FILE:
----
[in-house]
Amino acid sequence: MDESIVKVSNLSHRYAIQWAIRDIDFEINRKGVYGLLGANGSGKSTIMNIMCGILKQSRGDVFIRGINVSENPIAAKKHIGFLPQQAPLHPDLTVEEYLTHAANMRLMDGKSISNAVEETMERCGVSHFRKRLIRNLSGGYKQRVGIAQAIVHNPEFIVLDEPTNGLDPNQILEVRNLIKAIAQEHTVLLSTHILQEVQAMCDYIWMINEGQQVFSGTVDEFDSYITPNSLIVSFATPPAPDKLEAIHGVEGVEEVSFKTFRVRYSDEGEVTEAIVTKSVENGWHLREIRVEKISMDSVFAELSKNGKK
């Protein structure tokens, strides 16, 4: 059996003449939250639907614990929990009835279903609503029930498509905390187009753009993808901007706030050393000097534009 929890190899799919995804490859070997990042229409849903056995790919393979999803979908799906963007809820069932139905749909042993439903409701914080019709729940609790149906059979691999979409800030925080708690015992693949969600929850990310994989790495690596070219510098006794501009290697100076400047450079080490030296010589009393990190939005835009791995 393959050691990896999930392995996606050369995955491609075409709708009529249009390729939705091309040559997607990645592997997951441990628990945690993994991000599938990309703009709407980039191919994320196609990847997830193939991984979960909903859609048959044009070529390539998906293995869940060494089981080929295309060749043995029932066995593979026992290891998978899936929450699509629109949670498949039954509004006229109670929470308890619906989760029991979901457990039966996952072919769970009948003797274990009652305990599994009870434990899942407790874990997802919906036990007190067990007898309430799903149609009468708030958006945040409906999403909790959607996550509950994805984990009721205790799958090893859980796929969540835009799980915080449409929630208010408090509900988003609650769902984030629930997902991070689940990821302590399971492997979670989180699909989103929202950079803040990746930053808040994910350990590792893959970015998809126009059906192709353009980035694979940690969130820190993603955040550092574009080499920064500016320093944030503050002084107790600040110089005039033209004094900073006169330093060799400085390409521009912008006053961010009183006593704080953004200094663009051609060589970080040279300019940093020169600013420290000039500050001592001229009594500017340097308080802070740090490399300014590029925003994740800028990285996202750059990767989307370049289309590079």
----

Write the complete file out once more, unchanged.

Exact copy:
[in-house]
Amino acid sequence: MDESIVKVSNLSHRYAIQWAIRDIDFEINRKGVYGLLGANGSGKSTIMNIMCGILKQSRGDVFIRGINVSENPIAAKKHIGFLPQQAPLHPDLTVEEYLTHAANMRLMDGKSISNAVEETMERCGVSHFRKRLIRNLSGGYKQRVGIAQAIVHNPEFIVLDEPTNGLDPNQILEVRNLIKAIAQEHTVLLSTHILQEVQAMCDYIWMINEGQQVFSGTVDEFDSYITPNSLIVSFATPPAPDKLEAIHGVEGVEEVSFKTFRVRYSDEGEVTEAIVTKSVENGWHLREIRVEKISMDSVFAELSKNGKK
């Protein structure tokens, strides 16, 4: 059996003449939250639907614990929990009835279903609503029930498509905390187009753009993808901007706030050393000097534009 929890190899799919995804490859070997990042229409849903056995790919393979999803979908799906963007809820069932139905749909042993439903409701914080019709729940609790149906059979691999979409800030925080708690015992693949969600929850990310994989790495690596070219510098006794501009290697100076400047450079080490030296010589009393990190939005835009791995 393959050691990896999930392995996606050369995955491609075409709708009529249009390729939705091309040559997607990645592997997951441990628990945690993994991000599938990309703009709407980039191919994320196609990847997830193939991984979960909903859609048959044009070529390539998906293995869940060494089981080929295309060749043995029932066995593979026992290891998978899936929450699509629109949670498949039954509004006229109670929470308890619906989760029991979901457990039966996952072919769970009948003797274990009652305990599994009870434990899942407790874990997802919906036990007190067990007898309430799903149609009468708030958006945040409906999403909790959607996550509950994805984990009721205790799958090893859980796929969540835009799980915080449409929630208010408090509900988003609650769902984030629930997902991070689940990821302590399971492997979670989180699909989103929202950079803040990746930053808040994910350990590792893959970015998809126009059906192709353009980035694979940690969130820190993603955040550092574009080499920064500016320093944030503050002084107790600040110089005039033209004094900073006169330093060799400085390409521009912008006053961010009183006593704080953004200094663009051609060589970080040279300019940093020169600013420290000039500050001592001229009594500017340097308080802070740090490399300014590029925003994740800028990285996202750059990767989307370049289309590079």